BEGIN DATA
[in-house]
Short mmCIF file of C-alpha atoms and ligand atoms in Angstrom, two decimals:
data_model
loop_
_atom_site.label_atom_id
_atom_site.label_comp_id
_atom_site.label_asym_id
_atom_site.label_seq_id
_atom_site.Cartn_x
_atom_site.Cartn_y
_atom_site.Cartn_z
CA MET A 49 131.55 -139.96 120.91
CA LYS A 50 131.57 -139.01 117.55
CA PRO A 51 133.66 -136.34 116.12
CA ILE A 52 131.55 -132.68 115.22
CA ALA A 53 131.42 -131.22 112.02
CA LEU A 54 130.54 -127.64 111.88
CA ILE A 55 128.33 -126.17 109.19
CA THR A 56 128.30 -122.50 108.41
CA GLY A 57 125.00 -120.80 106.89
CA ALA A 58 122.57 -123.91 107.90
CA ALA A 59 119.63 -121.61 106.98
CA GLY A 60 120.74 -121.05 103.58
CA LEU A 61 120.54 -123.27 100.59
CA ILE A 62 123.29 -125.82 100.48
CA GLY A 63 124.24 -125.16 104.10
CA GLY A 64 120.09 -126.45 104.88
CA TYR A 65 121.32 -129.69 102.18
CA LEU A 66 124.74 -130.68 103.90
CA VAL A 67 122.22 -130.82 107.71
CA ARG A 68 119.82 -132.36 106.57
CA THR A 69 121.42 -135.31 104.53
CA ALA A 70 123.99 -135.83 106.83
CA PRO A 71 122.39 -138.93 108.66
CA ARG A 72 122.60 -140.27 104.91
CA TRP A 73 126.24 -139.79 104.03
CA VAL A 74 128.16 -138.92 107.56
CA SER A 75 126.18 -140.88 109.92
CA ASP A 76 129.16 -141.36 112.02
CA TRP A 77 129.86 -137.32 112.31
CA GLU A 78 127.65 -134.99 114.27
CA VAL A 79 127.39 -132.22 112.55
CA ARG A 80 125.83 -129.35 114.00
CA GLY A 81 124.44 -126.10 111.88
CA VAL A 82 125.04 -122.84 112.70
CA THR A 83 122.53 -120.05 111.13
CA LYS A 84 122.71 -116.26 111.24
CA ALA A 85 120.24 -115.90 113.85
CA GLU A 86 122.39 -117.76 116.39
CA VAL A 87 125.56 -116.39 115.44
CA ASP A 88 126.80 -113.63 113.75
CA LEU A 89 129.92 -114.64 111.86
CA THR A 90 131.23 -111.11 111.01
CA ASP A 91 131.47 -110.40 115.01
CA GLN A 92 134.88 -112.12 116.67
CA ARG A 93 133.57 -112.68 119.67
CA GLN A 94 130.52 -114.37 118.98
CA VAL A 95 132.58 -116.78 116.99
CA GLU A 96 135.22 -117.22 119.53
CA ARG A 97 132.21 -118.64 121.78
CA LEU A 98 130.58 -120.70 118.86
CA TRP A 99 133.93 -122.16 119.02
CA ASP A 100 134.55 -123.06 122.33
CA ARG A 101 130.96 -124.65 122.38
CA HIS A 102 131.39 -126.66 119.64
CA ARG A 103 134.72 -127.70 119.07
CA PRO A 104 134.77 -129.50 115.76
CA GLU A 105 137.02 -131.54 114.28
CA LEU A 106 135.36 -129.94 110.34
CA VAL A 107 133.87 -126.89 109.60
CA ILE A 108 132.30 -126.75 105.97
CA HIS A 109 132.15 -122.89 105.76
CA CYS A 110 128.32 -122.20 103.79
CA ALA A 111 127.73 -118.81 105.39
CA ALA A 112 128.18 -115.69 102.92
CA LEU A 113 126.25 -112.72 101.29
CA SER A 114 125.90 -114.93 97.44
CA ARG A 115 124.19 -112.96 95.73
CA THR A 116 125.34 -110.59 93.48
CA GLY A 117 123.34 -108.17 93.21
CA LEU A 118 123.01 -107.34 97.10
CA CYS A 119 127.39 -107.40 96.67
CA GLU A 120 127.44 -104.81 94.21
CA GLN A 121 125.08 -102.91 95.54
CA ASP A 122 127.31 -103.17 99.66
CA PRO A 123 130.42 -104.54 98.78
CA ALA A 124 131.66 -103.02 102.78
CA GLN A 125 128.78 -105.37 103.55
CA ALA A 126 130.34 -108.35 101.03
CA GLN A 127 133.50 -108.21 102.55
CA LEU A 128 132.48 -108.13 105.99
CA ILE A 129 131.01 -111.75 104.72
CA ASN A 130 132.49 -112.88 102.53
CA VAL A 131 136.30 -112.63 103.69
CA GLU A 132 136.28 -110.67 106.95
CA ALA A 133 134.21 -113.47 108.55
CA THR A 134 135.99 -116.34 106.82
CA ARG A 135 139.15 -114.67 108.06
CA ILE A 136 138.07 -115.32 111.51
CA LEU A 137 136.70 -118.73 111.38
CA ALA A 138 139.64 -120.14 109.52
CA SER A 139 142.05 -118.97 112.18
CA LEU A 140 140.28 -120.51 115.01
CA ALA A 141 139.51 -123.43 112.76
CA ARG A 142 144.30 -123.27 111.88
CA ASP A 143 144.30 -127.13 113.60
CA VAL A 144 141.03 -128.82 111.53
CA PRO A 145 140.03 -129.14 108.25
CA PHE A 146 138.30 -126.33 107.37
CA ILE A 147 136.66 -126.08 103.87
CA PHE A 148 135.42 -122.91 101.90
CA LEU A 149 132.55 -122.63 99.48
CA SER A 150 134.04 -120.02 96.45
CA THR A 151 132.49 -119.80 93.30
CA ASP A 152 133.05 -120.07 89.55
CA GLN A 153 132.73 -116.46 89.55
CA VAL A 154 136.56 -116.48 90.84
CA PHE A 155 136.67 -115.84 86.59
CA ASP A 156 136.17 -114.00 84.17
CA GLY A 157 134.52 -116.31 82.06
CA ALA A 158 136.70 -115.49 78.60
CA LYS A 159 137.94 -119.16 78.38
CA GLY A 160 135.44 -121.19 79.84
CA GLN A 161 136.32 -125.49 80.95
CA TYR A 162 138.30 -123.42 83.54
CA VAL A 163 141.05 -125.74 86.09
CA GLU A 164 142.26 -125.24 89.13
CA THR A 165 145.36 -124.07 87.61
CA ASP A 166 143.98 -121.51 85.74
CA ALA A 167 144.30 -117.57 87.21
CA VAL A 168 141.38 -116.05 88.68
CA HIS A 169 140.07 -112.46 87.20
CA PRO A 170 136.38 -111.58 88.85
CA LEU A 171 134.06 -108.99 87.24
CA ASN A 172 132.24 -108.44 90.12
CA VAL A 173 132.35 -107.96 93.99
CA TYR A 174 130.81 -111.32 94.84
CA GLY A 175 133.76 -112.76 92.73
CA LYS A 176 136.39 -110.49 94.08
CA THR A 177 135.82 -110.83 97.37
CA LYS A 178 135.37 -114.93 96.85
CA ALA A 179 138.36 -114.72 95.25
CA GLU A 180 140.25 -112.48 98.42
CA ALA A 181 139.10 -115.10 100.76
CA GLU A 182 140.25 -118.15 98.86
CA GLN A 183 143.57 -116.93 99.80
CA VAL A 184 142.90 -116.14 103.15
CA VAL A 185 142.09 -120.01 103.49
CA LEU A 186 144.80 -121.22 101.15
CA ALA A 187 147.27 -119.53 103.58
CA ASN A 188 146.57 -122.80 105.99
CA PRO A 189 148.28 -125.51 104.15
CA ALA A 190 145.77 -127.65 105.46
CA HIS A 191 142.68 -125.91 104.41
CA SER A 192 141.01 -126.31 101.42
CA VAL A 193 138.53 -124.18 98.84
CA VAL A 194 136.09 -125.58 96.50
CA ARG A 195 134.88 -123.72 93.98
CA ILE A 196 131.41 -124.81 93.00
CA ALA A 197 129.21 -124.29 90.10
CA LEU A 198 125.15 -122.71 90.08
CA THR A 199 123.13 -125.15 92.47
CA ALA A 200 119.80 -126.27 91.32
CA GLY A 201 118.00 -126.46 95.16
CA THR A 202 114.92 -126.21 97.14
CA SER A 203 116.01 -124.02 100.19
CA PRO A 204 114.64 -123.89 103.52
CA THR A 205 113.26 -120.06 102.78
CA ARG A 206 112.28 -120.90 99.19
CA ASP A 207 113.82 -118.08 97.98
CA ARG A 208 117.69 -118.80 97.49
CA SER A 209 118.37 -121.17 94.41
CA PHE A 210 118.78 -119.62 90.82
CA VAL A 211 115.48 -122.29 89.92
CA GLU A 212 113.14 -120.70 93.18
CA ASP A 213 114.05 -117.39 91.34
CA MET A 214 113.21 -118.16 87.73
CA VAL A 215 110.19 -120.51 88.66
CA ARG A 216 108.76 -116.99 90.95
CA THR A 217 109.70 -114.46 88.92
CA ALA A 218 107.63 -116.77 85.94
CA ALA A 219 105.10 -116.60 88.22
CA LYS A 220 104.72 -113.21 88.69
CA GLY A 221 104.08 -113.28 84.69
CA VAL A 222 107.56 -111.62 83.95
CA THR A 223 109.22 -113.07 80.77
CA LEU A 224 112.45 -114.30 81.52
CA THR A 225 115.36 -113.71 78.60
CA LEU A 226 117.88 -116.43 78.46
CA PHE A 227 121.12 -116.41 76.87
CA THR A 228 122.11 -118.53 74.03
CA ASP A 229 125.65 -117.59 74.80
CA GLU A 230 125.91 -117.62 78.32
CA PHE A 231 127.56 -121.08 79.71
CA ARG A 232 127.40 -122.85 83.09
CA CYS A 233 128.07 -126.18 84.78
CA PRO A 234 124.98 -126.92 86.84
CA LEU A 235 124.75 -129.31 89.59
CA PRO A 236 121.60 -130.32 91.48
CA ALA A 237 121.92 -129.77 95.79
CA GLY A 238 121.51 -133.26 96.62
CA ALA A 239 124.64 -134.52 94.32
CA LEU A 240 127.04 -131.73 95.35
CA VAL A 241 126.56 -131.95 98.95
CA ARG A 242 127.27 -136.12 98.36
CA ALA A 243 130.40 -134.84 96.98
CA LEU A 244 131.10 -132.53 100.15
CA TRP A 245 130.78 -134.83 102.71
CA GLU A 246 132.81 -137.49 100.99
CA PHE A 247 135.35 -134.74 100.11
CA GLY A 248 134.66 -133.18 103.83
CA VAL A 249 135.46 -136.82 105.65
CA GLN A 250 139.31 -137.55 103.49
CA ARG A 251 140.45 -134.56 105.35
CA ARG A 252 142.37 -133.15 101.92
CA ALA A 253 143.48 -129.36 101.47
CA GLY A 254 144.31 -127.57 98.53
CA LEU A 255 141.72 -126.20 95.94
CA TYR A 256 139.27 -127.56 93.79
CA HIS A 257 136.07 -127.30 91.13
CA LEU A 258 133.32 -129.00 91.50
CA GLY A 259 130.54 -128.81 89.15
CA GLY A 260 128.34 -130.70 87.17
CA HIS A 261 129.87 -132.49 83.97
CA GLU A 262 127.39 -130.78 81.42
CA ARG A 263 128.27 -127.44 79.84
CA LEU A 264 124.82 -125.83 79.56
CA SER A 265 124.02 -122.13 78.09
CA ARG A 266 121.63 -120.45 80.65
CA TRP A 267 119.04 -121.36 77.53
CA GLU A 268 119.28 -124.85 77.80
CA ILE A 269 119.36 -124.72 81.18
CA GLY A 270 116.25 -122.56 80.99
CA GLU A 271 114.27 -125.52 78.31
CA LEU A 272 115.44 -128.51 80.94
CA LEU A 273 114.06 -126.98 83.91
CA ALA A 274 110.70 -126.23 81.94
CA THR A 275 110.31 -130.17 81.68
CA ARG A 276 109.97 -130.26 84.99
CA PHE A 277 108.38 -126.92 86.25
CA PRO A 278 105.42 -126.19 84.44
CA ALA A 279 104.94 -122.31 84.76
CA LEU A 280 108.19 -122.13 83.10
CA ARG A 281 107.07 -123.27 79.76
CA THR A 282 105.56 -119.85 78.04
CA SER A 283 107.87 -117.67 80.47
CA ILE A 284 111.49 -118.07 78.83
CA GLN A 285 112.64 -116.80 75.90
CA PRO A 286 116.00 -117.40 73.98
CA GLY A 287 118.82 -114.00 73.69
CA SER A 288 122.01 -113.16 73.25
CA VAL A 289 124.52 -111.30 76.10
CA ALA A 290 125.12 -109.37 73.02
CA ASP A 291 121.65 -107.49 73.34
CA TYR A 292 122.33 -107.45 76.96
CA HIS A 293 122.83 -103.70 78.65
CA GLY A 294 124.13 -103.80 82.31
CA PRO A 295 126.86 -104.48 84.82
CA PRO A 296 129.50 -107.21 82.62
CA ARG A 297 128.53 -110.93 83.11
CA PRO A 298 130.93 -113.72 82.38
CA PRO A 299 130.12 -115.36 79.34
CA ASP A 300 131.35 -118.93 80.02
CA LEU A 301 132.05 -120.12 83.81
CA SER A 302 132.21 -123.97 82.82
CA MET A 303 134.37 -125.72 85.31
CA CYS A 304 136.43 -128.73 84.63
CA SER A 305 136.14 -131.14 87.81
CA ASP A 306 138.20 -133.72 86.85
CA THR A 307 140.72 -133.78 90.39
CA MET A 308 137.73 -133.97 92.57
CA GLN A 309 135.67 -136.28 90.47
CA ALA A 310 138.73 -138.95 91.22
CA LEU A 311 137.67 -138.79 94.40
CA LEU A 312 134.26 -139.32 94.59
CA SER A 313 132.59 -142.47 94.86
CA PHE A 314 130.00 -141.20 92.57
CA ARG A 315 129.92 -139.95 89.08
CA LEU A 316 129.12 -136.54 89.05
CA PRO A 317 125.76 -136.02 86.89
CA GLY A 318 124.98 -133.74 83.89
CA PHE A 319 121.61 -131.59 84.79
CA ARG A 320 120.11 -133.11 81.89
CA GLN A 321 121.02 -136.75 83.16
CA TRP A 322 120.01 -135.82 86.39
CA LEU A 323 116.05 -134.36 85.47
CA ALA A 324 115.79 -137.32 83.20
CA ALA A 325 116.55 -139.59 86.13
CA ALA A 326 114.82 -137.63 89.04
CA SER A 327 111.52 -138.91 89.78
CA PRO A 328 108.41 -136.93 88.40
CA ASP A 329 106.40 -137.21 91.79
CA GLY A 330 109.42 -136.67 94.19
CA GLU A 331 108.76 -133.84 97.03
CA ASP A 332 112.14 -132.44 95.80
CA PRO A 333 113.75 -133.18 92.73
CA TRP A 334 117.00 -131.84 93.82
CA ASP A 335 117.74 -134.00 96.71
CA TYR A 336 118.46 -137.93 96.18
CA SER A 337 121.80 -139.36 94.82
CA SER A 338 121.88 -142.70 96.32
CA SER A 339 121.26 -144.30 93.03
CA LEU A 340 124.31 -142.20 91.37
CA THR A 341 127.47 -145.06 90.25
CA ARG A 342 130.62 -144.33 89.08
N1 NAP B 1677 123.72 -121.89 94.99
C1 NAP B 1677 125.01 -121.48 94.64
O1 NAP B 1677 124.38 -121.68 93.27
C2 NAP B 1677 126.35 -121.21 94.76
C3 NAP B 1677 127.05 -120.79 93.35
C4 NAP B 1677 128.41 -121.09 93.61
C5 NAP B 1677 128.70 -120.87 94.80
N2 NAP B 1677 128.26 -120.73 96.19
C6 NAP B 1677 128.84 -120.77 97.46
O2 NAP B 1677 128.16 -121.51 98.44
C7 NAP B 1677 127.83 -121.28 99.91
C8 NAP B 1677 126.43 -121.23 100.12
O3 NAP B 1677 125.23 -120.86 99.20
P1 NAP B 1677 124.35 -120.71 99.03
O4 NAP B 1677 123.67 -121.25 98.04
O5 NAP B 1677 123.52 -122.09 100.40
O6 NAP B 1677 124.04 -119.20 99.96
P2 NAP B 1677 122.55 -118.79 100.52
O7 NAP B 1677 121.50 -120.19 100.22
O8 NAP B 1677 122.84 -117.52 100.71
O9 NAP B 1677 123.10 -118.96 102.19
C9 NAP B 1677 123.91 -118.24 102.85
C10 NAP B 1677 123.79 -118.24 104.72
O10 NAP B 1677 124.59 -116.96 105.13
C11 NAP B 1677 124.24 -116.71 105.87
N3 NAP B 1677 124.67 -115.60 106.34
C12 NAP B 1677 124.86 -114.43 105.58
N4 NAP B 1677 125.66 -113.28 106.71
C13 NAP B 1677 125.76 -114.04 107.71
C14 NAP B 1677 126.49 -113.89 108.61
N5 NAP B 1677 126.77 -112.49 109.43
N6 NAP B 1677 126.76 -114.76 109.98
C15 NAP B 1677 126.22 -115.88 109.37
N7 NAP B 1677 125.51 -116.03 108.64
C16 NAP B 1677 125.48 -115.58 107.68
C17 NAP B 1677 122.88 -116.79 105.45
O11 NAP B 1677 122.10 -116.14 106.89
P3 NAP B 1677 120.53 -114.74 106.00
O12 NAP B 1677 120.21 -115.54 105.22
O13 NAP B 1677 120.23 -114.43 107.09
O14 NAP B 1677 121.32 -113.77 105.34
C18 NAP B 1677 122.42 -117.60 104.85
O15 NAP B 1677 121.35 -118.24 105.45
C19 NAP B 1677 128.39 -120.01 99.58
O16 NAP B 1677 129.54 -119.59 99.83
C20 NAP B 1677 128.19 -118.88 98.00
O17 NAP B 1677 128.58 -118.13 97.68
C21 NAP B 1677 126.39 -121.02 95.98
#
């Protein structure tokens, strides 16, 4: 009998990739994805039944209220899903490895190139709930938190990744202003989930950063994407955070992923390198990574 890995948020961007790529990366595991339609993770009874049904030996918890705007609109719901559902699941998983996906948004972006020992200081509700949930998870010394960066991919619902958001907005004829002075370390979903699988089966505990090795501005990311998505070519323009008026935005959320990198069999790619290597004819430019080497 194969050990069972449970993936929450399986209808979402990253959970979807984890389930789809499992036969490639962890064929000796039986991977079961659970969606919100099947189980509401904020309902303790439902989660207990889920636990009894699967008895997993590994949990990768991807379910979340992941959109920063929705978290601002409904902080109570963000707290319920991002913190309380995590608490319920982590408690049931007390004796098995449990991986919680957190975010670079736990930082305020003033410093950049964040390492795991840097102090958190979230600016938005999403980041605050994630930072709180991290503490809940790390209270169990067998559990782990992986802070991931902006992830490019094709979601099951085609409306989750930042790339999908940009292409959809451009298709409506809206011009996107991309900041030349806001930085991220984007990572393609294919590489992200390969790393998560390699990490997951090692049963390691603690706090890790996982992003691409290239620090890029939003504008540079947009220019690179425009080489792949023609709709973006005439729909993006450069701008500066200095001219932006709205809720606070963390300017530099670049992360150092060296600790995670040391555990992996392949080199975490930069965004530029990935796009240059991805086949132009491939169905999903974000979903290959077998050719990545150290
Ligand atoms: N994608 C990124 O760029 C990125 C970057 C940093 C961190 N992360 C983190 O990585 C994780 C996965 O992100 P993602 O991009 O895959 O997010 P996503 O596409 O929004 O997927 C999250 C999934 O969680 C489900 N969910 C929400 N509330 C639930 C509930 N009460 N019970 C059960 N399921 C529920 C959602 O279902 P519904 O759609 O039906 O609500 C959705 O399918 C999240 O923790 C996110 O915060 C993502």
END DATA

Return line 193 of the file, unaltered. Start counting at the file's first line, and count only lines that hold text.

CA GLU A 230 125.91 -117.62 78.32